Inside 'Easy Disk Drive Repair' malware with VB Decompiler
If you regularly download brand new programs from unknown developers then there’s an above-average chance you’ll find some malware. Antivirus software won’t necessarily pick up on the very latest threats, and so you’ll need further tools and strategies to identify potential dangers.
We recently wrote about "Easy Disk Drive Repair", and explained how we realised this promising-looking program was actually a trojan which turned off UAC and modified browser files. We used fairly simple and straightforward techniques, but if you want to get really technical, there’s a way to find out much more about how the program works.
We already know that "Easy Disk Drive Repair" is a Visual Basic 6 program (see PeStudio > "Imported Libraries"), and that’s not just some irrelevant technical detail. VB Decompiler is a commercial tool ($99+ with a free Lite version) which can open VB5/ VB6 executables and decompile them, recovering at least some of the source code from both native and P-Code applications.
Opening EasyDiskDriveRepair.exe in VB Decompiler displayed a tree showing the program structure, including forms, controls, modules and procedures. Some of these had their original names, too -- frmMain, Form_Load, cmdOK_Click -- which might immediately give you useful information.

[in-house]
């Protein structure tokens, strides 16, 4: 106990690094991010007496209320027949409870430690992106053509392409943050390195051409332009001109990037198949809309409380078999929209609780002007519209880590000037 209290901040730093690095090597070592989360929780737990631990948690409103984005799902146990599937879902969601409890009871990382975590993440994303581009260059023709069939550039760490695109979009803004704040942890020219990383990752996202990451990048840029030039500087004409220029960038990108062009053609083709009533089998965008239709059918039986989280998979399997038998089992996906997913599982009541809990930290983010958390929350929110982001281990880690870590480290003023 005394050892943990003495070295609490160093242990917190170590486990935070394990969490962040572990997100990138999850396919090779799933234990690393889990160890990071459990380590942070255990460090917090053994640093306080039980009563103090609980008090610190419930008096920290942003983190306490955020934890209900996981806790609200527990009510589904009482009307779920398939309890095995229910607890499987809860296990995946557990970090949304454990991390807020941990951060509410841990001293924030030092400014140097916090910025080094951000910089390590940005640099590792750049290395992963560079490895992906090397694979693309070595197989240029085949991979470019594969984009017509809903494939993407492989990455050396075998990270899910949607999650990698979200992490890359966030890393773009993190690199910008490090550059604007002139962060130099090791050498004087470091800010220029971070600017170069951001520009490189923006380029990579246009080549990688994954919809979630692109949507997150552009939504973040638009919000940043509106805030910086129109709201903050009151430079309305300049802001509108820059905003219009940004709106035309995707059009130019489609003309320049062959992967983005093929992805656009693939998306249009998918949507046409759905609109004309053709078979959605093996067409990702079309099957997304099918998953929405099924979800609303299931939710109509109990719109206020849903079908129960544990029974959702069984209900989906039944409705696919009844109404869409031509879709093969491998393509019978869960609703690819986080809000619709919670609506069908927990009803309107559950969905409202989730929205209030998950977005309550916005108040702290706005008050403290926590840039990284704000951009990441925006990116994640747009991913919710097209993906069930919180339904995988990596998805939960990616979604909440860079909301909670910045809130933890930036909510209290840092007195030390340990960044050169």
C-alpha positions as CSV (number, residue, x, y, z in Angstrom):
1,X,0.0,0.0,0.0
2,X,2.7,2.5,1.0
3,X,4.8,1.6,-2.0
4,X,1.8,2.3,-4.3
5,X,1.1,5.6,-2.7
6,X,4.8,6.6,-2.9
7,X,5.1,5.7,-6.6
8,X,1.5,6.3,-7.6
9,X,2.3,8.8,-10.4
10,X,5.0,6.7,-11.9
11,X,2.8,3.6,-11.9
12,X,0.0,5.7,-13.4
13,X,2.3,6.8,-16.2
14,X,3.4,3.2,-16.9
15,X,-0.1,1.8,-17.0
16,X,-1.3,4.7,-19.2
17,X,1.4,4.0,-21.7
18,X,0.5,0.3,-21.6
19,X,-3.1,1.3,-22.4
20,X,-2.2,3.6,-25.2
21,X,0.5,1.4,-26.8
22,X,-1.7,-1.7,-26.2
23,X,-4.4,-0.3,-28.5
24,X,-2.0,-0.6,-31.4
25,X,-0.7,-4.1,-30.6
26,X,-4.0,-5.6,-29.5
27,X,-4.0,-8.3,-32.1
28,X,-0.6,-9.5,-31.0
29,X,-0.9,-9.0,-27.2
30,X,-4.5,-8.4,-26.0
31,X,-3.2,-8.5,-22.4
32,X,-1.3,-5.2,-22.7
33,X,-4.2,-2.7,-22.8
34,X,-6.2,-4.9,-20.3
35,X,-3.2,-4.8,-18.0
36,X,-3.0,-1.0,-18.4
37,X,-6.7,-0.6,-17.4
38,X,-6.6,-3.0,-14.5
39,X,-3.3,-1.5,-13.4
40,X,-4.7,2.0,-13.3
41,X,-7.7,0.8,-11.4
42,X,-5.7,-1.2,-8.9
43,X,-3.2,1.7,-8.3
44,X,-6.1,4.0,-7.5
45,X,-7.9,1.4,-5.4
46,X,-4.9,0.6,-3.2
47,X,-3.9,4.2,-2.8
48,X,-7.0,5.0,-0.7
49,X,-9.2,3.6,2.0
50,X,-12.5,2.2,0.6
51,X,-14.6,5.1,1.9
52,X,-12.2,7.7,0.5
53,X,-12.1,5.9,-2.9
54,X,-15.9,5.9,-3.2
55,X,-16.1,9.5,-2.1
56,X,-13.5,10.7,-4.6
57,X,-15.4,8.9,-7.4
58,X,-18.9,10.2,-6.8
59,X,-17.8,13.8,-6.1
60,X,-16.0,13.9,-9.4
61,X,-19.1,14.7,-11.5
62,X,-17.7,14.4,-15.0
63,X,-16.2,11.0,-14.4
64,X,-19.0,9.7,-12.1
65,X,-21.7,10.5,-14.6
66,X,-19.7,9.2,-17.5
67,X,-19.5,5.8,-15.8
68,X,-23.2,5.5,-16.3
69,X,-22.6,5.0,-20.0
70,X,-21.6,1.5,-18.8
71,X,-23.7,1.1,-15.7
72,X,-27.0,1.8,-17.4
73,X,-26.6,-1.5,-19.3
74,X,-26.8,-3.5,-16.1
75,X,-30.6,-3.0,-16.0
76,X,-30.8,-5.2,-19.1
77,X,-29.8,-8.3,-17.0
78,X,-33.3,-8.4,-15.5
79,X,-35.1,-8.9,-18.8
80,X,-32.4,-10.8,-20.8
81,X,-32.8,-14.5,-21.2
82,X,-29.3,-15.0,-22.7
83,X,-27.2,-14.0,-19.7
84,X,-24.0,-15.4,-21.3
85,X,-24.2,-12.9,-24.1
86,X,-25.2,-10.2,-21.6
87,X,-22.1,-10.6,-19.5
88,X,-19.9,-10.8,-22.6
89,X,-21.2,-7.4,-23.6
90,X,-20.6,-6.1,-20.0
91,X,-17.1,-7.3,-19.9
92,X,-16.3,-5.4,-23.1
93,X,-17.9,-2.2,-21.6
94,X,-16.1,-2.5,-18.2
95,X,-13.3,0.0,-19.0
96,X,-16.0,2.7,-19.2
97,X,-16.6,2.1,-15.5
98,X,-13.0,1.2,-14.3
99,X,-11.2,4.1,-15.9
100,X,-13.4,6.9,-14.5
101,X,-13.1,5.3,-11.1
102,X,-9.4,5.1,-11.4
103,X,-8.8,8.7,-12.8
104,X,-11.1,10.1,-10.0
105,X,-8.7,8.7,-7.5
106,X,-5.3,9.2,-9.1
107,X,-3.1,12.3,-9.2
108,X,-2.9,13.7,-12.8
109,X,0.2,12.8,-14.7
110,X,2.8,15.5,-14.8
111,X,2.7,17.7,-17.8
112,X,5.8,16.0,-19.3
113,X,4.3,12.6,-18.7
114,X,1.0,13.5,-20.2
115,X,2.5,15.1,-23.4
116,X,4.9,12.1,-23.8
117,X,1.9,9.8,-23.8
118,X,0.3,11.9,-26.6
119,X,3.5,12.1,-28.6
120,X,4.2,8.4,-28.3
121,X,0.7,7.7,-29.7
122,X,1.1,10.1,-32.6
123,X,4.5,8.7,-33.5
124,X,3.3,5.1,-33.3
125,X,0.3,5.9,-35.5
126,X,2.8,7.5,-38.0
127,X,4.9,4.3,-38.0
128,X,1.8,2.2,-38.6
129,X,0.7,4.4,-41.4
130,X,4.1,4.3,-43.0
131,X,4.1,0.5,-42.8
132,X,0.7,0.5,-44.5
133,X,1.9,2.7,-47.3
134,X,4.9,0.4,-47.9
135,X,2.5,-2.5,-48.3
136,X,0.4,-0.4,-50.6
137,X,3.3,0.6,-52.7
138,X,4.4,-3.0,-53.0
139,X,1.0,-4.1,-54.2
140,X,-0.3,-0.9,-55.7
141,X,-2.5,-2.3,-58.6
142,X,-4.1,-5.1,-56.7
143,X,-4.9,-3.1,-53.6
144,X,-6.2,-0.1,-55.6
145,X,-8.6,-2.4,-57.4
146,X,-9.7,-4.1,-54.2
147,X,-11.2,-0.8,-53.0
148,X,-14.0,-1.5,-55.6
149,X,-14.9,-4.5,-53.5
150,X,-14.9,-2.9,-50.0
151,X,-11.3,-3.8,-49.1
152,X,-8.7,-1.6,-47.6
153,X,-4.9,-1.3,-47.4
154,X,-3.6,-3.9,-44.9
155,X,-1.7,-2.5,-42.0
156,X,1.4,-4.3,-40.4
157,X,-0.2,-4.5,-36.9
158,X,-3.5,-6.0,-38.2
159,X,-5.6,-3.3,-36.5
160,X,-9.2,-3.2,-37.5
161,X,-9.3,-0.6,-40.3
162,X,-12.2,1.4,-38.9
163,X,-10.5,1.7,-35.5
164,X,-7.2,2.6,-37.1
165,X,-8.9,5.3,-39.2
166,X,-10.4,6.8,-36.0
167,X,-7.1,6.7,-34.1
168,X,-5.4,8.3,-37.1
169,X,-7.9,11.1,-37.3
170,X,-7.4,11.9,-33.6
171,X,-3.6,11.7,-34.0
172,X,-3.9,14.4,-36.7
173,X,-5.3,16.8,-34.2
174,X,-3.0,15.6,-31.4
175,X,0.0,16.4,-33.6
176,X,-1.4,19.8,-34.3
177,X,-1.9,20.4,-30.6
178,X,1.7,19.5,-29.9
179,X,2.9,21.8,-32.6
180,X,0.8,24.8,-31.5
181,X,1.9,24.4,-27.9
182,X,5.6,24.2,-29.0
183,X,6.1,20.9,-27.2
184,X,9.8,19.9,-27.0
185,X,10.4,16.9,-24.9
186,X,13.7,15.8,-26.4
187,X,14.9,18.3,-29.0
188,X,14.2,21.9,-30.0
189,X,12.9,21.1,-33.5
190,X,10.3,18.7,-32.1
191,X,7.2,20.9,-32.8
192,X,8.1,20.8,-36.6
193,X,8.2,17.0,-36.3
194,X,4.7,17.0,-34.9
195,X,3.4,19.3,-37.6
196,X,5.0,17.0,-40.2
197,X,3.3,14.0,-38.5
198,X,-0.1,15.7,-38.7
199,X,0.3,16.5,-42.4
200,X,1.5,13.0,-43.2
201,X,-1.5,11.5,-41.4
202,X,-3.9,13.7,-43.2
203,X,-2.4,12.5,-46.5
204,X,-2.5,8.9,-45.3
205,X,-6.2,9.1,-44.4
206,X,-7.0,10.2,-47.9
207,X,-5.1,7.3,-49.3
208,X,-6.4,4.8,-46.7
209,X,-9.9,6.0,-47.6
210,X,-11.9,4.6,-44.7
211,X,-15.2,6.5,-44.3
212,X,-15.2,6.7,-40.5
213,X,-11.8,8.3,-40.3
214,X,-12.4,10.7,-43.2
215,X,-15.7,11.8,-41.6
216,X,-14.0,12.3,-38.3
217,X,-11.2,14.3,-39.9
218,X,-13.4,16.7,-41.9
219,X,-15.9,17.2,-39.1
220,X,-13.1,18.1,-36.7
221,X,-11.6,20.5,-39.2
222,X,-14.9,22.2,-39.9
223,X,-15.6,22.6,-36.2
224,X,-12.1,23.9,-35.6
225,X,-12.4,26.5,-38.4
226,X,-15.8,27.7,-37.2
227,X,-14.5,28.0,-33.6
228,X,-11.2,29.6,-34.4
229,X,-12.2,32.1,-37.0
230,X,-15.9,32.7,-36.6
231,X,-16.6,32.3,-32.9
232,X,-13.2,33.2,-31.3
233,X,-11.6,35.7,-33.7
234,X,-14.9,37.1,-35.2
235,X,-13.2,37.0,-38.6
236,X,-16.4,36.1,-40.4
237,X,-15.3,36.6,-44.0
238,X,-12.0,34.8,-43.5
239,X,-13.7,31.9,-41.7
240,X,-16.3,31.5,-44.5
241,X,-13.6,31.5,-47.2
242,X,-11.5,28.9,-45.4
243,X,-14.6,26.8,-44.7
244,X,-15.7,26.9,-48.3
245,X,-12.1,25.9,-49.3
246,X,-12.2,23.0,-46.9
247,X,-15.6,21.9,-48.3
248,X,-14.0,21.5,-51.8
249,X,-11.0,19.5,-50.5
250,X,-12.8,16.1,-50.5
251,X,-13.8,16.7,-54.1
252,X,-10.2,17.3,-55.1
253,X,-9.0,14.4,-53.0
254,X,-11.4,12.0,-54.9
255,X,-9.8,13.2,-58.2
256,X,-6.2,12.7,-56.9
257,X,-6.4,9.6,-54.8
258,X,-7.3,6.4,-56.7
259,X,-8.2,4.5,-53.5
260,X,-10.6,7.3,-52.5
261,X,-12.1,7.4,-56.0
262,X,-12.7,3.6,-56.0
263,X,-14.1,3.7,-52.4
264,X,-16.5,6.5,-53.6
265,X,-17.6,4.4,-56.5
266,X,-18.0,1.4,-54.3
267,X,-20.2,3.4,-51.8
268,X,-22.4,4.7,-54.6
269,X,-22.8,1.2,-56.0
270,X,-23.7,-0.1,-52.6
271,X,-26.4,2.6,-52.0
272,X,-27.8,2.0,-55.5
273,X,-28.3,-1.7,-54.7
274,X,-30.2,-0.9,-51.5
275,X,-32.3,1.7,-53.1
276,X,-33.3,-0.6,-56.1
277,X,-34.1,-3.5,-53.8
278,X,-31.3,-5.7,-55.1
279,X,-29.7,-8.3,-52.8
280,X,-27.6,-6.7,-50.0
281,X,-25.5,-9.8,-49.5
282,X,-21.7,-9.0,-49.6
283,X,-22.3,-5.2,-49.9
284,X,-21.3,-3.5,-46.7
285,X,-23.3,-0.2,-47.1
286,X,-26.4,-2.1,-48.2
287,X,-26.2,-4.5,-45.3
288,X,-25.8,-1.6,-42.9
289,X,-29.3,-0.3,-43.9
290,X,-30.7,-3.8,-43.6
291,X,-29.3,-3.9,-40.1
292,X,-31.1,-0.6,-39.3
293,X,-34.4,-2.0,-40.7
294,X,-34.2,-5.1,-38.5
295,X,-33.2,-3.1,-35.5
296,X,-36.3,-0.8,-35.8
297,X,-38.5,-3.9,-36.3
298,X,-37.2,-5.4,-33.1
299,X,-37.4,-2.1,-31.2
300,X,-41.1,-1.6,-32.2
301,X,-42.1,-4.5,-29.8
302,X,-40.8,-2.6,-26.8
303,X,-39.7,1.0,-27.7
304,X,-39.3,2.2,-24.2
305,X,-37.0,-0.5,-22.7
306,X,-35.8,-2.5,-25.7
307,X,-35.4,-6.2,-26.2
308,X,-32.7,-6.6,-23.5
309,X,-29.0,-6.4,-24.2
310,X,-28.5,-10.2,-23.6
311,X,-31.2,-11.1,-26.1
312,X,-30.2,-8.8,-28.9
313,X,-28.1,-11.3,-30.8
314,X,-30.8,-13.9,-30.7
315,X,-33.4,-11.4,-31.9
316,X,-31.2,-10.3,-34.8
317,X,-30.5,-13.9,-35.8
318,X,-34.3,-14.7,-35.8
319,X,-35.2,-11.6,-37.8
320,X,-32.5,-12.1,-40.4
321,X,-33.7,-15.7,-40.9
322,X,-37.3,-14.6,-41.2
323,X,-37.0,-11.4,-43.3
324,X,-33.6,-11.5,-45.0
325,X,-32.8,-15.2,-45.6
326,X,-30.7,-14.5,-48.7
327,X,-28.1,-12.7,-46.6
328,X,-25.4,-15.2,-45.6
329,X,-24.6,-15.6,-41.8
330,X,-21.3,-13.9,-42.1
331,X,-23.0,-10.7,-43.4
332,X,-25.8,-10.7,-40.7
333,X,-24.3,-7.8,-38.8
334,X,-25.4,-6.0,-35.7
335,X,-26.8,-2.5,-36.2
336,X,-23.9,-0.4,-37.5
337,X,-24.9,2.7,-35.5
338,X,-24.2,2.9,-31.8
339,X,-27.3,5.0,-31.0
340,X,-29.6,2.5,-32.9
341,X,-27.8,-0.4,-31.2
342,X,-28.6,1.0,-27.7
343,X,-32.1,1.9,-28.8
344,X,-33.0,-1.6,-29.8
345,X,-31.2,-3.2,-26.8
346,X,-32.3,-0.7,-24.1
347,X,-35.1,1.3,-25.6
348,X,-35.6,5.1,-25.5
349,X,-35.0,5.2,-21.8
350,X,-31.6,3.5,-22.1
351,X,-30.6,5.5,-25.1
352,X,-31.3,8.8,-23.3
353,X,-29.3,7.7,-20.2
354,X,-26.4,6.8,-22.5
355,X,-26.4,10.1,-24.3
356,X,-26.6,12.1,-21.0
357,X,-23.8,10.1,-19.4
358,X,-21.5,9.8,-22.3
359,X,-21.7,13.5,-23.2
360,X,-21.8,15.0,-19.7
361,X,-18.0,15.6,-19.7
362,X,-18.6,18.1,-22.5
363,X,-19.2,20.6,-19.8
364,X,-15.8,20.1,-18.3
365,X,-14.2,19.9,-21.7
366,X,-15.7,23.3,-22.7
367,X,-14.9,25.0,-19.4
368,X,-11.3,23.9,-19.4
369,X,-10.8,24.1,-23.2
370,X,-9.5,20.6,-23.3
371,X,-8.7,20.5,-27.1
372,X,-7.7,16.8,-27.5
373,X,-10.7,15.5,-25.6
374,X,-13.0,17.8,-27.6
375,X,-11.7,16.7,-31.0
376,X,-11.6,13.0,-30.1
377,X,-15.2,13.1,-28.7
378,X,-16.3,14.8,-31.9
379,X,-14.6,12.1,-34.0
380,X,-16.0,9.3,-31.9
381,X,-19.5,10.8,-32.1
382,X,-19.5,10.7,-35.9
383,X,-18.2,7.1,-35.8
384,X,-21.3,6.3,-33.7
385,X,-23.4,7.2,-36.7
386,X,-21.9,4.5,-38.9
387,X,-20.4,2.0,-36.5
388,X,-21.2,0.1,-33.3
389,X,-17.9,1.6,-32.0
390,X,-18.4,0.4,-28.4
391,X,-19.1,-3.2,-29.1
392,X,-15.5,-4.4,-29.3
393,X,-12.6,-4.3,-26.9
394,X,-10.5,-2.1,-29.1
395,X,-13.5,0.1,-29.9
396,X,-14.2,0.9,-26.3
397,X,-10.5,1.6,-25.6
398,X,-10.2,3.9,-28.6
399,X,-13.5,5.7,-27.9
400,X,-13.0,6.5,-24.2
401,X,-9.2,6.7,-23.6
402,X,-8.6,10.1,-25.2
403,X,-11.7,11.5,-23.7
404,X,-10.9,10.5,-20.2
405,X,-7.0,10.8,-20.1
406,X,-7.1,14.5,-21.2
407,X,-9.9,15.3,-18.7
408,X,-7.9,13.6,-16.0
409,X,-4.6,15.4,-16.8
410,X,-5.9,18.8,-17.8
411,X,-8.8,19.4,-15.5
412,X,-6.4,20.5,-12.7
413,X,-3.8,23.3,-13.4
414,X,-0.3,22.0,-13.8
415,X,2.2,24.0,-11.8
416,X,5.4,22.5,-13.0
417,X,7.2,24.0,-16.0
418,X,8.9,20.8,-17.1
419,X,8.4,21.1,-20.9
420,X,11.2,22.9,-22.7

We clicked frmMain’s Form_Load to find out more. As the source executable had been compiled to native code, the results can’t be as readable as they would have been originally, but some details are immediately clear. Here are four (non-consecutive) lines:
* var_4C = Global.App
* var_3C = Global.EXEName
* var_44 = var_5C & var_38 & &H454C58 & var_3C & “.exe” & Chr(34) & &H454C70 & var_24
* var_eax = call Proc_2_4_46B970(80000001h, "Software\Microsoft\Windows\CurrentVersion\Run", vbNullString)
When the program loads, it builds a text string representing its path and file name, then adds itself as one of your Windows startup programs.
That’s worth knowing, but it gets better when EasyDiskDriveRepair calls "Proc_2_0_4670D0". These two lines appear almost immediately.
* var_eax = call Proc_2_5_46BAC0(80000002h, "Software\Microsoft\Windows\CurrentVersion\Policies\System", Chr(69) & Chr(110) & Chr(97) & Chr(98) & Chr(108) & Chr(101) & Chr(76) & Chr(85) & Chr(65))
* Set var_58 = CreateObject("Scripting.FileSystemObject", 0)
The Registry key referenced here is used to tweak core system settings. The program is trying to obscure which one by representing the string as individual ASCII characters, so for example Chr(65) & Chr(66) & Chr(67) would become ABC, but once you see the code it’s easy to figure out. Chr(69) & Chr(110) & Chr(97)… ends up being "EnableLUA", the Registry UAC setting. On launch, EasyDiskDriveRepair always runs a Windows script to turn it off.
Glancing down the code shows lots of this kind of trickery:
* var_200 = var_84 & Chr(97) & Chr(109) & Chr(97) & Chr(122) & Chr(111) & Chr(110) & Chr(100) & Chr(111) & Chr(116) & Chr(99) & Chr(111)